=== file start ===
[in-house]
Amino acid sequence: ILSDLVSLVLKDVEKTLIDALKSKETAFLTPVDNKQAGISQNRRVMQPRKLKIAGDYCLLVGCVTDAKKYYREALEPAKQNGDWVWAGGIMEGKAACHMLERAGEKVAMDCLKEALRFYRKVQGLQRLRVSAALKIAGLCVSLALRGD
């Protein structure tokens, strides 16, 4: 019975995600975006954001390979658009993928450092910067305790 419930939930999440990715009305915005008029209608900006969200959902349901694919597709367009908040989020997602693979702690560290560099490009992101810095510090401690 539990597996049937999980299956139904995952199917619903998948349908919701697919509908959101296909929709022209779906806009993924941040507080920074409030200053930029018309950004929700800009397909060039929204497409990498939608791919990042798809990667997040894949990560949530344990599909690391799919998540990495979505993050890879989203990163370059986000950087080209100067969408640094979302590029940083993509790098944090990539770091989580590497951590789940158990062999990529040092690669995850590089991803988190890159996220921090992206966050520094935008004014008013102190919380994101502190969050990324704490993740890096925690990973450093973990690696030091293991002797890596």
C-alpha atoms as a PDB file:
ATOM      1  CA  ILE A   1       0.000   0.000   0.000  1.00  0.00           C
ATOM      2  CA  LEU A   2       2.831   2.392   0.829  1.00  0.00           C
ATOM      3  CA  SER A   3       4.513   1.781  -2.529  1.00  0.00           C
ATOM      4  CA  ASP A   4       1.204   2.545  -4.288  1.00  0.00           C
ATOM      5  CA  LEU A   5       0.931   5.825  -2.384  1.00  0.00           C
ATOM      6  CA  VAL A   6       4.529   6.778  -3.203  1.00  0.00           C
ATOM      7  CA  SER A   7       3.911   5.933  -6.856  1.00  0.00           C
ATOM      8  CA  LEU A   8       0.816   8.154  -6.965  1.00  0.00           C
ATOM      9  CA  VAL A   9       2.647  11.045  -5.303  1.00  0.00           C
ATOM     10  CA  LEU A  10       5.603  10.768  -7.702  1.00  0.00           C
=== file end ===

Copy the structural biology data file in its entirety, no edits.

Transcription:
[in-house]
Amino acid sequence: ILSDLVSLVLKDVEKTLIDALKSKETAFLTPVDNKQAGISQNRRVMQPRKLKIAGDYCLLVGCVTDAKKYYREALEPAKQNGDWVWAGGIMEGKAACHMLERAGEKVAMDCLKEALRFYRKVQGLQRLRVSAALKIAGLCVSLALRGD
């Protein structure tokens, strides 16, 4: 019975995600975006954001390979658009993928450092910067305790 419930939930999440990715009305915005008029209608900006969200959902349901694919597709367009908040989020997602693979702690560290560099490009992101810095510090401690 539990597996049937999980299956139904995952199917619903998948349908919701697919509908959101296909929709022209779906806009993924941040507080920074409030200053930029018309950004929700800009397909060039929204497409990498939608791919990042798809990667997040894949990560949530344990599909690391799919998540990495979505993050890879989203990163370059986000950087080209100067969408640094979302590029940083993509790098944090990539770091989580590497951590789940158990062999990529040092690669995850590089991803988190890159996220921090992206966050520094935008004014008013102190919380994101502190969050990324704490993740890096925690990973450093973990690696030091293991002797890596």
C-alpha atoms as a PDB file:
ATOM      1  CA  ILE A   1       0.000   0.000   0.000  1.00  0.00           C
ATOM      2  CA  LEU A   2       2.831   2.392   0.829  1.00  0.00           C
ATOM      3  CA  SER A   3       4.513   1.781  -2.529  1.00  0.00           C
ATOM      4  CA  ASP A   4       1.204   2.545  -4.288  1.00  0.00           C
ATOM      5  CA  LEU A   5       0.931   5.825  -2.384  1.00  0.00           C
ATOM      6  CA  VAL A   6       4.529   6.778  -3.203  1.00  0.00           C
ATOM      7  CA  SER A   7       3.911   5.933  -6.856  1.00  0.00           C
ATOM      8  CA  LEU A   8       0.816   8.154  -6.965  1.00  0.00           C
ATOM      9  CA  VAL A   9       2.647  11.045  -5.303  1.00  0.00           C
ATOM     10  CA  LEU A  10       5.603  10.768  -7.702  1.00  0.00           C